The critically acclaimed second album from The Chemistry Set. Artwork by Blanca Viñas.
WHAT THE CRITICS HAD TO SAY....
THE SUNDAY TIMES
"The Psychedelic scientists exquisite English Toytown Acid-Pop songs achieve rare combinations of muscle and melody"
PENNY BLACK MUSIC
"The World is Hollow and I Touched the Sky’ is like something out of the 'Sgt. Pepper', a montage of seductive, sonic moods and palpable textures plus riffs that pop out unexpectedly like a clown from a jack-in-the box.
It goes without saying that the Chemistry Set’s “This Day Will Never Happen Again” is unadulterated magic."
“The UK has a long, illustrious line of gently psychedelic guitar pop bands going right back to the likes of The Moody Blues (you better believe it), through XTC, Shack and The Coral, proponents all of sweet, sweet melodies and lush, pastoral arrangements. The Chemistry Set can – and should – count themselves as part of that line. This Day Will Never Happen Again will sit in your record collection (oh alright, alright…your iTunes) and nestle happily against your Coral, Shack and Love for evermore. What do you mean you don’t have any Coral…”
"It is absolutely criminal that two men this talented aren’t household names and living in the lap of luxury. To help rectify this you should all go out and buy this (or sit at home and point and click at the screen) the moment it comes to your neck of the wood. Seriously good stuff, then, and let’s hope that, in choosing the album title, the boys are being unnecessarily pessimistic and that lightning will strike for them again"
"This Day Will Never Happen Again’ is a collection of beautiful and intelligent songs that are experimental without being pretentious, and well-crafted without being show-offy. An hour this nuanced and detailed, it is an hour well-spent. A treat for fans of tie-die and indie rock equally."
"Surely the members of The Chemistry Set would not mind comparisons with the very prolific stream of pop and psychedelic rock acts that starts with the flirtations of The Beatles with the hypnotic sounds of India, explodes with The Doors and Pink Floyd, reborn with Spacemen 3 and still beating perennially with likes of The Verve and, My Bloody Valentine.
But beyond psychedelia, this is primarily a pop band, a gem of a pop band, where moments of pop magic happen, one after another. Choruses of The Beach Boys, intimate moments and acoustic approach of Simon & Garfunkel, and above all genuine melodies such as the single "She's Taking Me Down ", which forces us to recognise that the return of this band, which began with the neo-psychedelic boom in the eighties should not go unnoticed"
“This Day Will Never Happen Again, over an hour of shimmering guitars, cowbell and jangling melodies, a near-perfect fusion of rose-tinted 60s optimism and modern recording mastery. Almost every track offers a new reason to simply enjoy being alive, with particular mention going to Seeing Upside Down, featuring a sublimely fuzz-laden solo that somehow encapsulates all that the album stands for, and the beautifully solemn We Live as we Dream…Alone, a soft ballad melding acoustic folk, middle-eastern instrumentation and lysergic aesthetics to form an angelic mantra. On top of all this, The Chemistry Set are also back on the tour circuit, making it a good day for all who are smitten by this outstanding new chapter”.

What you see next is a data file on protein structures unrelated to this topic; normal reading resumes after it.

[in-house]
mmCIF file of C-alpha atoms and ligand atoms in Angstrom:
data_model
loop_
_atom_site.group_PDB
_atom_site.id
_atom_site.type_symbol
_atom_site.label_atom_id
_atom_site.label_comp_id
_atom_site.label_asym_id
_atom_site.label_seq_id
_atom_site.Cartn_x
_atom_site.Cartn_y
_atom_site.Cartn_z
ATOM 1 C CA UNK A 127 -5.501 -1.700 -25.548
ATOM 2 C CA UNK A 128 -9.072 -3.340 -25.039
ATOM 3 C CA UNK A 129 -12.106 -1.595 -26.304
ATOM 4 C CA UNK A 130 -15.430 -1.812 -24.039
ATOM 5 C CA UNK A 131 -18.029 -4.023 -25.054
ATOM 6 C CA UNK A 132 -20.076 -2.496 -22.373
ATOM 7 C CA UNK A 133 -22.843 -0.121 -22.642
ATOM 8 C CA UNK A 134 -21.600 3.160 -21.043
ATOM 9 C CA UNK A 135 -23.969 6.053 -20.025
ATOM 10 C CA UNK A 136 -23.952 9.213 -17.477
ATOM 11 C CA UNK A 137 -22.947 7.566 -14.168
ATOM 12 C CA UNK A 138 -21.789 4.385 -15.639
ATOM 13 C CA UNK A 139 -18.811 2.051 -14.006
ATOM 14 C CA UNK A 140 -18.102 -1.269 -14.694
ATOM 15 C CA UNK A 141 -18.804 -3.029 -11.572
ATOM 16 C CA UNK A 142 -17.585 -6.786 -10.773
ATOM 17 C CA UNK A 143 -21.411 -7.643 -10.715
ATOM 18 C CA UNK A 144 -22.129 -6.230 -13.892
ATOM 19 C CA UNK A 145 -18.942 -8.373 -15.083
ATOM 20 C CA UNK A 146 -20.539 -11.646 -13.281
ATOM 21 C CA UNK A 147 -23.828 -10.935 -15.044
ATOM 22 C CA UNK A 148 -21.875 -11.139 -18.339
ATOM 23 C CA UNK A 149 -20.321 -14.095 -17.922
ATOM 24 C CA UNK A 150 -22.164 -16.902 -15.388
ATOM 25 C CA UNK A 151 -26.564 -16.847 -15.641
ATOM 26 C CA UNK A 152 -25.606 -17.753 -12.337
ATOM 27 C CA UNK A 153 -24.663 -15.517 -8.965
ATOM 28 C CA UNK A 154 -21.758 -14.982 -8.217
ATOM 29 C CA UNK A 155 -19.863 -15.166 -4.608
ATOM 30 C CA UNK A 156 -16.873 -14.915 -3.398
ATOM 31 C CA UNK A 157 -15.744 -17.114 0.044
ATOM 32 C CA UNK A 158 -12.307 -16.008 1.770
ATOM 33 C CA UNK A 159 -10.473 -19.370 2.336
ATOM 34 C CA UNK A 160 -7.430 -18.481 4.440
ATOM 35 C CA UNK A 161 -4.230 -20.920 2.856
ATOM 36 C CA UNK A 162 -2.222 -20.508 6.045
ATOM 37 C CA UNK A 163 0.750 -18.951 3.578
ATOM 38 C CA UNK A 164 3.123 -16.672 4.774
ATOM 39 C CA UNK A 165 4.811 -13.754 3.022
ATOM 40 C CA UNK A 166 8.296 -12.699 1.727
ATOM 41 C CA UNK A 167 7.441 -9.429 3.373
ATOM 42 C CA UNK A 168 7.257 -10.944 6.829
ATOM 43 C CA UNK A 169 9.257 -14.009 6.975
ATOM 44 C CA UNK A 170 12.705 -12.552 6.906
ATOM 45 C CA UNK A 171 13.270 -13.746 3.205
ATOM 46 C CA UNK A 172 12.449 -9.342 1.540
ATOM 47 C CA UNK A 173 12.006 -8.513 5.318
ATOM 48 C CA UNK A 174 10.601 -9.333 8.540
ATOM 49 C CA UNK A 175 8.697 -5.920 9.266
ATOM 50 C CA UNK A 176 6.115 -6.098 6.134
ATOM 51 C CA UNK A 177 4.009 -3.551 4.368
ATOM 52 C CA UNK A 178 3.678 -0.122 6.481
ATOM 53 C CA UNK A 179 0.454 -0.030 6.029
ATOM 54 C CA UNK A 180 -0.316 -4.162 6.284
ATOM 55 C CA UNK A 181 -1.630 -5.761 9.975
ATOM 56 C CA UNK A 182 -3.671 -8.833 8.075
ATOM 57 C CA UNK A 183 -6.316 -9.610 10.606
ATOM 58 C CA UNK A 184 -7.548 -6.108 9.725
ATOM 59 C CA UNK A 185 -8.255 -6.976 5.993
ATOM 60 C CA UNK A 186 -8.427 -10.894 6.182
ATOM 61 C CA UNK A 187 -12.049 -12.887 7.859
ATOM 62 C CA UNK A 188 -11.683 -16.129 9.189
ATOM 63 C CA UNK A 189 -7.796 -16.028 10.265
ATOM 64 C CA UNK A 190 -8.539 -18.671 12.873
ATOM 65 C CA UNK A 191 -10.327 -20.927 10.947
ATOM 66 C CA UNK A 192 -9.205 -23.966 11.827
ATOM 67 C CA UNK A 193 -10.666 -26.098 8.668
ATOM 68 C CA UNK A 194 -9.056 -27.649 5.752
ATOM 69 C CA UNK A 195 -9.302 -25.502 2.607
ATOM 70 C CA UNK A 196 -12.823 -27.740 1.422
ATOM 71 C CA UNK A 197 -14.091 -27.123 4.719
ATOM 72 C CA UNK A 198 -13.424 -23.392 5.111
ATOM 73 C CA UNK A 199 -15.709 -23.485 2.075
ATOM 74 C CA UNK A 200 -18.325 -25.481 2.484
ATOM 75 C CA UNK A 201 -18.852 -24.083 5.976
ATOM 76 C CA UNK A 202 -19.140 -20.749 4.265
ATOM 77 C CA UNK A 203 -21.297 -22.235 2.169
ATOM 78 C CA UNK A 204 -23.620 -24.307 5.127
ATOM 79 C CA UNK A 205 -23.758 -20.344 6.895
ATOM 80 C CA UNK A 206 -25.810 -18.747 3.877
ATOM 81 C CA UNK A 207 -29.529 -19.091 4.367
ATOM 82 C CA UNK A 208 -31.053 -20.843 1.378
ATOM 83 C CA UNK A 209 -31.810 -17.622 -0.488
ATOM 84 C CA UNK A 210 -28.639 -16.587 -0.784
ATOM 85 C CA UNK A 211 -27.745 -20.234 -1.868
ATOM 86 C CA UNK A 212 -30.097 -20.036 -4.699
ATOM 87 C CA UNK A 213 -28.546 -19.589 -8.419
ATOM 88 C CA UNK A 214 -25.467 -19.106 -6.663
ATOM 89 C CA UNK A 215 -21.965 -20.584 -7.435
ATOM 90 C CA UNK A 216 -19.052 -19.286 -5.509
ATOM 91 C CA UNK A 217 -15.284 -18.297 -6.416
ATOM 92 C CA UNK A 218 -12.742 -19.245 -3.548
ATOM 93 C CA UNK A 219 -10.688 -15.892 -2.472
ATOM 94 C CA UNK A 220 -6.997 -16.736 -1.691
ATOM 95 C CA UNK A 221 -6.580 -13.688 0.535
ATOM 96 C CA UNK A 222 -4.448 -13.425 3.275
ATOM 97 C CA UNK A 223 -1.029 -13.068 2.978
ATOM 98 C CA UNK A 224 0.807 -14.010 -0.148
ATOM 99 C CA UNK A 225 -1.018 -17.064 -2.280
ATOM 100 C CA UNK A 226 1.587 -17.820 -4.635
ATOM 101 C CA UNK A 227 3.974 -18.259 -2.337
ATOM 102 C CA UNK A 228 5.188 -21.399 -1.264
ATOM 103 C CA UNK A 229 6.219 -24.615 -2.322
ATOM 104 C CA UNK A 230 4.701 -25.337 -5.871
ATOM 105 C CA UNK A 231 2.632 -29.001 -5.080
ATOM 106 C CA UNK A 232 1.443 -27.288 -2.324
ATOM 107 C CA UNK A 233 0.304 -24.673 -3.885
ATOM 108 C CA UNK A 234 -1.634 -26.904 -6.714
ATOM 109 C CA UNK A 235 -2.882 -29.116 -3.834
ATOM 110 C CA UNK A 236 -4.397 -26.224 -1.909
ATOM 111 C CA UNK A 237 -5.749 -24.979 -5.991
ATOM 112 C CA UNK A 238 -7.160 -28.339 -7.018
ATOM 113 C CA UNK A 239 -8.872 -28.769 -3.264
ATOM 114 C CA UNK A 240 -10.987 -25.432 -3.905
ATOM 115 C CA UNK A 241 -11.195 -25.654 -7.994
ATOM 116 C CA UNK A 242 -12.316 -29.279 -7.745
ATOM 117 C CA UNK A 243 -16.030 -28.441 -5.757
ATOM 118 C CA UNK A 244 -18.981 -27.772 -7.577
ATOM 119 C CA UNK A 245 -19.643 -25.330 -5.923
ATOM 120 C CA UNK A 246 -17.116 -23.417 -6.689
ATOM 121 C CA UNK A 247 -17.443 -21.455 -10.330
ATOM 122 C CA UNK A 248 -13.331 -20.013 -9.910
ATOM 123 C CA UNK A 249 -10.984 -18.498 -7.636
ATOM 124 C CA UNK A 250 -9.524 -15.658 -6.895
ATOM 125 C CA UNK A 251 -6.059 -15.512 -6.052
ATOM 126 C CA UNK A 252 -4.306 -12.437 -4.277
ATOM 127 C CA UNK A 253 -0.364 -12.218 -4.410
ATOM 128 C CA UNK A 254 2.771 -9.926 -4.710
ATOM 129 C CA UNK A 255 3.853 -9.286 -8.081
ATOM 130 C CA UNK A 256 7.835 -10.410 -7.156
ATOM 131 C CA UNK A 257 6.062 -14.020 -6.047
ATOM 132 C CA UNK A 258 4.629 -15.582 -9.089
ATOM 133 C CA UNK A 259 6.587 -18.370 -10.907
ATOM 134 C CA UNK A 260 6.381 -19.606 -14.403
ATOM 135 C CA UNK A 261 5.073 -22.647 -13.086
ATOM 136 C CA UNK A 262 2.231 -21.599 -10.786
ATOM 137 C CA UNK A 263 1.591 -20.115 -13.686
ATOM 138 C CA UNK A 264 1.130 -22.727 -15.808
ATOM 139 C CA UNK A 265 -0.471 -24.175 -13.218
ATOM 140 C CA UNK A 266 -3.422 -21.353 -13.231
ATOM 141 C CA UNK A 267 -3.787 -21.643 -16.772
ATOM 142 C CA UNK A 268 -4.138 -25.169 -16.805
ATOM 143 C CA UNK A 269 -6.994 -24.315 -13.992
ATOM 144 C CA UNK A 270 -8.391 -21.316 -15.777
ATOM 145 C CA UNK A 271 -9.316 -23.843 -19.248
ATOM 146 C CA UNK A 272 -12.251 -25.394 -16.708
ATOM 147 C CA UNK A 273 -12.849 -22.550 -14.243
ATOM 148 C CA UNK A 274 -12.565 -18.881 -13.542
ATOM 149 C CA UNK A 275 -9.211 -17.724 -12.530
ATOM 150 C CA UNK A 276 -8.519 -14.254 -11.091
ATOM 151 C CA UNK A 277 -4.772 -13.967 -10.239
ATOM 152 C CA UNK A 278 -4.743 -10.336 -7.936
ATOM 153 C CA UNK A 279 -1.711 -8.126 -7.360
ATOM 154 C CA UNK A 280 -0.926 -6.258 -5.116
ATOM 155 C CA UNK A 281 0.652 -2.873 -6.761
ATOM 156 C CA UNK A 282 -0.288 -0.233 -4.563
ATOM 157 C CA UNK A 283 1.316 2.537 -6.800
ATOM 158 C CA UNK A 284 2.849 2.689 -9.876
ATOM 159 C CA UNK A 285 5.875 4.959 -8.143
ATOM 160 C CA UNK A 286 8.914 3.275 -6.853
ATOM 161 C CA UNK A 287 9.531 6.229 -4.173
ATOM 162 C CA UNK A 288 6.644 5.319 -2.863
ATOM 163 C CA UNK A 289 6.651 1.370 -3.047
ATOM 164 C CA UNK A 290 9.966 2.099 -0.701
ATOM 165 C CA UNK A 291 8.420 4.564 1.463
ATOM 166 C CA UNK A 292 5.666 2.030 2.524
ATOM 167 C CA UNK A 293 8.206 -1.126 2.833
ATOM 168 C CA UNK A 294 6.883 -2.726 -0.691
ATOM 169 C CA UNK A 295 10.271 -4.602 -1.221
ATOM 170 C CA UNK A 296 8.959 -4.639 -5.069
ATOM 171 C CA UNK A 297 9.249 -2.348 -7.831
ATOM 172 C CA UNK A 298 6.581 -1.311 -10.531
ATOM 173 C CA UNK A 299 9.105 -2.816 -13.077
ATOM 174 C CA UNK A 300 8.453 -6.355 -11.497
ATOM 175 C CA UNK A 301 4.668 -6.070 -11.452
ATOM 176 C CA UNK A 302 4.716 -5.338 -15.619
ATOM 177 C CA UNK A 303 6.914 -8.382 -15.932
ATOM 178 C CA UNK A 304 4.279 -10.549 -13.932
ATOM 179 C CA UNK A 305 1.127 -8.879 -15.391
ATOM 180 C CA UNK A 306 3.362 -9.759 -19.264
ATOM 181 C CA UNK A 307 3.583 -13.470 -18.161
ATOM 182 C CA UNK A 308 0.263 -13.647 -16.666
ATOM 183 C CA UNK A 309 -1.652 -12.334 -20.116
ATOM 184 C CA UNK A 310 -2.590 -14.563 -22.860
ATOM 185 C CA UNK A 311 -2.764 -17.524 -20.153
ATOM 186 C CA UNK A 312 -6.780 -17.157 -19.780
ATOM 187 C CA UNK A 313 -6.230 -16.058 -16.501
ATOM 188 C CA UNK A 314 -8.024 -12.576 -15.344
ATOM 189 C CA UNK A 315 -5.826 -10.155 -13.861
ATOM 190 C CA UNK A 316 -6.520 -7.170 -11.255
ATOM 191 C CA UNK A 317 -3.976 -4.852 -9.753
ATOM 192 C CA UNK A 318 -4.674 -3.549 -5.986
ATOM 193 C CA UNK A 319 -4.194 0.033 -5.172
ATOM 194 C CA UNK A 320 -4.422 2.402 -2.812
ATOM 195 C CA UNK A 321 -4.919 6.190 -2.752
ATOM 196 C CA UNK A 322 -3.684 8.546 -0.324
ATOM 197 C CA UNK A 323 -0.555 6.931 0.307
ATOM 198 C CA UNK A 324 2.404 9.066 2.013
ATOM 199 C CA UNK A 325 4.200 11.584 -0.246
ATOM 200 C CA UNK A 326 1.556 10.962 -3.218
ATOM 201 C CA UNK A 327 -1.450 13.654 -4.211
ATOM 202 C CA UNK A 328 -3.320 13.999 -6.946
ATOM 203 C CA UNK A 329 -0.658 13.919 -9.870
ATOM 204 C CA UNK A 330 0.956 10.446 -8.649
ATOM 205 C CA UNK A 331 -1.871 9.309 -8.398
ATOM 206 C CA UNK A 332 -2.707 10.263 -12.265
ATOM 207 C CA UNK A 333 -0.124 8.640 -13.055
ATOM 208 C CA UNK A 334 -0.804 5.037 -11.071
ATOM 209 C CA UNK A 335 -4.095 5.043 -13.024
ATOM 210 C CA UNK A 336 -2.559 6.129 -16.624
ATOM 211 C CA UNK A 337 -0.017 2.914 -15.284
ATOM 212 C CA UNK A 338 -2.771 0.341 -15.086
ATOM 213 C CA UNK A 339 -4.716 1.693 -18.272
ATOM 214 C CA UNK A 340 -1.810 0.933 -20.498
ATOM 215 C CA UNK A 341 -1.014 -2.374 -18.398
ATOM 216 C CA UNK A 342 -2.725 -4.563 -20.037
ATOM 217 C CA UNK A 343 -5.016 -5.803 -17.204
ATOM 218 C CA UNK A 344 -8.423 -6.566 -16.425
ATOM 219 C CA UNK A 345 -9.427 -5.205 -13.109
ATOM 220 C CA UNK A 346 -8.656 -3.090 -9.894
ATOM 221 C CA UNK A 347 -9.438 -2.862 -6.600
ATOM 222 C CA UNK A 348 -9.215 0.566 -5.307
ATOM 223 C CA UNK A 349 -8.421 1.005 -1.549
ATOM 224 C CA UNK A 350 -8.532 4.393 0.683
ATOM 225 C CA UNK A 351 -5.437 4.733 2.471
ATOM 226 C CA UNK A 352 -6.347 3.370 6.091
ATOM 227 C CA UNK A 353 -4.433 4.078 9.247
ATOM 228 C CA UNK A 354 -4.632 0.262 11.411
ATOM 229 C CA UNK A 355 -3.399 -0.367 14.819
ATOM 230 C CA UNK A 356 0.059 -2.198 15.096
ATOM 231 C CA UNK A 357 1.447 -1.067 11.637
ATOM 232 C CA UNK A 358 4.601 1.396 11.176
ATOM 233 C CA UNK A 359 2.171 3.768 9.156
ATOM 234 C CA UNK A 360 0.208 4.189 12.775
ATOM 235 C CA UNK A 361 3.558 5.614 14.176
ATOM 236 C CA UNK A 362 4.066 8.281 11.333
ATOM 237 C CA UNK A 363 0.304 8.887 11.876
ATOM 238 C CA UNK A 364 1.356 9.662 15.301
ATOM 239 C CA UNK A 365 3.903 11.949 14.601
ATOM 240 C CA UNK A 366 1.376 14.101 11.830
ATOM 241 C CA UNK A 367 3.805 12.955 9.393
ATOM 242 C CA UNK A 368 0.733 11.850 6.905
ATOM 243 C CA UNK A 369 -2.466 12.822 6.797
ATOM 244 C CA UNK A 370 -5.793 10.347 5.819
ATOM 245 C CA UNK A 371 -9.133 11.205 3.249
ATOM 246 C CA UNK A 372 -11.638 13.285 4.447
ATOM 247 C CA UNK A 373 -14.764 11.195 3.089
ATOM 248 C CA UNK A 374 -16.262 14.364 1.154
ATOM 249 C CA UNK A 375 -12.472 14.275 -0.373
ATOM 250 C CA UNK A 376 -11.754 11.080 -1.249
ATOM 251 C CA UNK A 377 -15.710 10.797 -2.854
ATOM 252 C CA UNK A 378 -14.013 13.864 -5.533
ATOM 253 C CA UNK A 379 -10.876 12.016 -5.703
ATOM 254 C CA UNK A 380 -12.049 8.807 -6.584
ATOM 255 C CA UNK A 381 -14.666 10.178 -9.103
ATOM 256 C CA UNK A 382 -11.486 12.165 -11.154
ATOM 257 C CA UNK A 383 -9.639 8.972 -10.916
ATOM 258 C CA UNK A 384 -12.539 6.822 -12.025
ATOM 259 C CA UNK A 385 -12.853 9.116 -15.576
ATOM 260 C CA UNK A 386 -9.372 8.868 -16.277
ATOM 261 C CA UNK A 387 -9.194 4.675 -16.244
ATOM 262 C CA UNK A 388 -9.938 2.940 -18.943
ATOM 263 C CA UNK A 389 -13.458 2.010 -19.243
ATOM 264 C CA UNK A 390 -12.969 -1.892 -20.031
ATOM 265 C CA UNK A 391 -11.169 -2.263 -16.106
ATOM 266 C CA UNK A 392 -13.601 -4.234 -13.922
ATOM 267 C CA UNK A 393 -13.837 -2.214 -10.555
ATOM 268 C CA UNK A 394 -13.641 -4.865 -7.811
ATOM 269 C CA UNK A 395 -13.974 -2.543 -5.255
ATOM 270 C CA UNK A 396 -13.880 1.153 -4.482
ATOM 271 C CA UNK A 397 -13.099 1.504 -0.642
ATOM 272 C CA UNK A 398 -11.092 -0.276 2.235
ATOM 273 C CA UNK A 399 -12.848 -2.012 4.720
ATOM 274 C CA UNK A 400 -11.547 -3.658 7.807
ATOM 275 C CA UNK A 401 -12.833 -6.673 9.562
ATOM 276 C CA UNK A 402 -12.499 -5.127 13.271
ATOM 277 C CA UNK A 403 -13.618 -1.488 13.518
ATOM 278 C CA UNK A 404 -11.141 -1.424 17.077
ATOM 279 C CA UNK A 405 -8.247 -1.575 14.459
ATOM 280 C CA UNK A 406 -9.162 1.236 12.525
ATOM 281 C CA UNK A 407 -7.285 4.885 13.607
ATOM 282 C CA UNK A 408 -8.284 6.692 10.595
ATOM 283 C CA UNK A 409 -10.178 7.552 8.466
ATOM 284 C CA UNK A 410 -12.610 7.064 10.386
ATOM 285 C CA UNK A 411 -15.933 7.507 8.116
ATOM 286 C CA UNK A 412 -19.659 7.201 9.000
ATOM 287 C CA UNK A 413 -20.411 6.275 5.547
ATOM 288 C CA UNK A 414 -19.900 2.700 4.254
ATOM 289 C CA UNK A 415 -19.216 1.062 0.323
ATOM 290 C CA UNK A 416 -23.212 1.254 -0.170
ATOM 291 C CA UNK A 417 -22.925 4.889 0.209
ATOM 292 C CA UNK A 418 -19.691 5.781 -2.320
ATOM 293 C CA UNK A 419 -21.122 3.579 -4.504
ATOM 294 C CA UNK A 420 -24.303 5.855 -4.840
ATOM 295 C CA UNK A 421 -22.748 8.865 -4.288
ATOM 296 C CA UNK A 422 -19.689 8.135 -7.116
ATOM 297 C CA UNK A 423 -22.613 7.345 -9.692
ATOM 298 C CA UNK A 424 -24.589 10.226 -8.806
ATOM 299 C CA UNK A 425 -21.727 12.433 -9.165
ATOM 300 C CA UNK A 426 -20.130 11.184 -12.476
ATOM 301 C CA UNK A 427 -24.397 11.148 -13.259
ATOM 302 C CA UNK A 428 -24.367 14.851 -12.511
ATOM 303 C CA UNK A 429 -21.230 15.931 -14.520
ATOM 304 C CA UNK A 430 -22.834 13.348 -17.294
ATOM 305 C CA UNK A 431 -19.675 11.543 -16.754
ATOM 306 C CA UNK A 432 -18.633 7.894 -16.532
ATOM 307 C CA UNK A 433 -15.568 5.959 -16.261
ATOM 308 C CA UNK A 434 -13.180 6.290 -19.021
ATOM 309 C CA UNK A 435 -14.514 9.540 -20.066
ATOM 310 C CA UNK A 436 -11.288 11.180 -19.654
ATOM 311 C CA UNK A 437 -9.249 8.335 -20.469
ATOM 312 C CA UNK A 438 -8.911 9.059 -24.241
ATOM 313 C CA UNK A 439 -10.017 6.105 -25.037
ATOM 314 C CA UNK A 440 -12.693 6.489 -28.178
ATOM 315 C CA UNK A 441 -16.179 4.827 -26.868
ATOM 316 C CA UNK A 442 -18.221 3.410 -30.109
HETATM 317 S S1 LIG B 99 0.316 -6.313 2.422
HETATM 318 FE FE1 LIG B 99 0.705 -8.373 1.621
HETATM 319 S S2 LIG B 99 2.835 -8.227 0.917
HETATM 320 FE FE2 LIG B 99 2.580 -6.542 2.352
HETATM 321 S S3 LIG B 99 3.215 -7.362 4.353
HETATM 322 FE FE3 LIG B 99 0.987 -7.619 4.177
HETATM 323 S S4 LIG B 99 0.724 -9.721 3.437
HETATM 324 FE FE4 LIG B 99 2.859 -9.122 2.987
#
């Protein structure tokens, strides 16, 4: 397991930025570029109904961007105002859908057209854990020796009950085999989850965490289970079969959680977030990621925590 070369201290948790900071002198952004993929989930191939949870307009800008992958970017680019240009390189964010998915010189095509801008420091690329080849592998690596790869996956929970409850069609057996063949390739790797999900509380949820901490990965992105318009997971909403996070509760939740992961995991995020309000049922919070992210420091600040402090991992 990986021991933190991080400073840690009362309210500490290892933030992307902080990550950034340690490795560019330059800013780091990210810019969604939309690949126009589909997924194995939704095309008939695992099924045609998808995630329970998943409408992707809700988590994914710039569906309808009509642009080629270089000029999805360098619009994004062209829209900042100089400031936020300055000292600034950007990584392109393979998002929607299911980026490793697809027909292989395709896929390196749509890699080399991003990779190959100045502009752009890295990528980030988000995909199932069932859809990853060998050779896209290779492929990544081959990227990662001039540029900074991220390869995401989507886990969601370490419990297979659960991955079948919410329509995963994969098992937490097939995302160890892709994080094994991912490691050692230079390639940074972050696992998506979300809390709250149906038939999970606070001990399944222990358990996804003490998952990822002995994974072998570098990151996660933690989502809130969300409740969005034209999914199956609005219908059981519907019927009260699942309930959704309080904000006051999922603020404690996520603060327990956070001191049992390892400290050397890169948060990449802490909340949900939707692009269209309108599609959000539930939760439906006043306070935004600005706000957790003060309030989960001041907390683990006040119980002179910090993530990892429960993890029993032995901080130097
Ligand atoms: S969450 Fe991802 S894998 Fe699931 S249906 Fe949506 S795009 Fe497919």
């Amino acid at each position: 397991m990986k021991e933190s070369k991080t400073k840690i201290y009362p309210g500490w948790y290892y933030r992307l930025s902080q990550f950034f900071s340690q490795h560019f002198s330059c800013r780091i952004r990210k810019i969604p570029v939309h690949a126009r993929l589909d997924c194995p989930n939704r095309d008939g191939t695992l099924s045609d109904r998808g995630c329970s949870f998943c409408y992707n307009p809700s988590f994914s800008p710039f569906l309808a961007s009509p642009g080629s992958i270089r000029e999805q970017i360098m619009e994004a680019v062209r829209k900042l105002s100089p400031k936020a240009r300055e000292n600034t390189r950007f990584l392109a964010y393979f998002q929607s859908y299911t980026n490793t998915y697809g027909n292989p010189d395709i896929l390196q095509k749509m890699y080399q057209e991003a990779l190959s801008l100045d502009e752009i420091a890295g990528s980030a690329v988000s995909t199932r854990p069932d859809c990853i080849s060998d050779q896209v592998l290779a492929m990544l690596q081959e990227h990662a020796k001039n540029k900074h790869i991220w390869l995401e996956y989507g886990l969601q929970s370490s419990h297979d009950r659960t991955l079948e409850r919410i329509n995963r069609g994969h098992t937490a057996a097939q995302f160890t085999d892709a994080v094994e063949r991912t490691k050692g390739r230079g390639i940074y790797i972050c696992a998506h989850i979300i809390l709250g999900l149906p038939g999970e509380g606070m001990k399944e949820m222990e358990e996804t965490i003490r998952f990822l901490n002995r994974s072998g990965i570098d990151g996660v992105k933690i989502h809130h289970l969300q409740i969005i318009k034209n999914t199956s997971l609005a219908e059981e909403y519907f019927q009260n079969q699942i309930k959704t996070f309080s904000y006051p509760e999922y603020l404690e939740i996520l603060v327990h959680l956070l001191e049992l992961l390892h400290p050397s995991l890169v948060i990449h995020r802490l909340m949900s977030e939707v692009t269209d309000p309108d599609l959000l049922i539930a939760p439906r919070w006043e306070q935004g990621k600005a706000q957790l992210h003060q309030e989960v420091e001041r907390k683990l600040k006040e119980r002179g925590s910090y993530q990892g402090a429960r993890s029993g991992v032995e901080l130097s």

"Confirming the belief that music of this quality just doesn’t date they serve up an album alive with a magical and timeless atmosphere. It shimmers, jangles, and rings within a vibrant kaleidoscope of hypnotically entrancing sound.
Occasional Syd Barrett quirkiness, sits alongside Beatles inspired magnificence, Byrds flavoured Rickenbacker, and splashes of The Stone Roses. Having said that this can only be by The Chemistry Set who, in true alchemist tradition, have taken a sprinkling of each and mixed them together to create something quite extraordinary."
"The omnipresent 12-string Rickenbacker jangle, occasional Syd-like quirk, and Beatlesque harmonies overload, will instantly grab B-bands fans attention, but the production and dreamy vocal delivery make the whole thing contemporary enough, for it to be taken seriously enough by moderndaze kids as well. Refering to The Stone Roses would be an easy way out, but with intelligent orchestration and eclectic arrangements, I’d rather go with their Liverpudlian soulmates, Shack"
"Shall I really start this review with writing about middle-aged men regrouping and doing a good job? Bands that gained some success, became forgotten, but still prove that they are up to their best in creativity? Not only does it sound trite, but also opens Pandora’s box. I probably would write about the fantastic new Wire album, and only drop one line about The Chemistry Set.
But this one is about The Chemistry Set. And it is worth talking about them. The late 80s psych-rock veterans were pricking one’s ears up between ’88 and ‘90, when they received an international fan base with some tapes and releases. The big success, however, was denied, as they gambled for a bigger deal in the business, and loused it up. After a downtime they released the never published LP “Sounds Like Painting” from 1989 in 2008.
With “This Day Will Never Happen Again” The Chemistry Set tries again. Their (pre-)Britpop sounds original, but nostalgic in the same place; The Kinks go hand in hand with Dantalian’s Chariot, Wimple Winch, or The Idle Race, where The Chemistry Set builds bridges to the 90s Britpop revival of Oasis etc. It is so originally retro Britpop and psychedelic rock that it seems fallen out of time. Hence it is a good time to gain new success. With the new Britpop-bark Brother on the horizon, The Chemistry Set’s sound re-establishes their good old days, before the new British wave broke. If these days will happen again, the Chemistry Set could maybe receive their credits this time."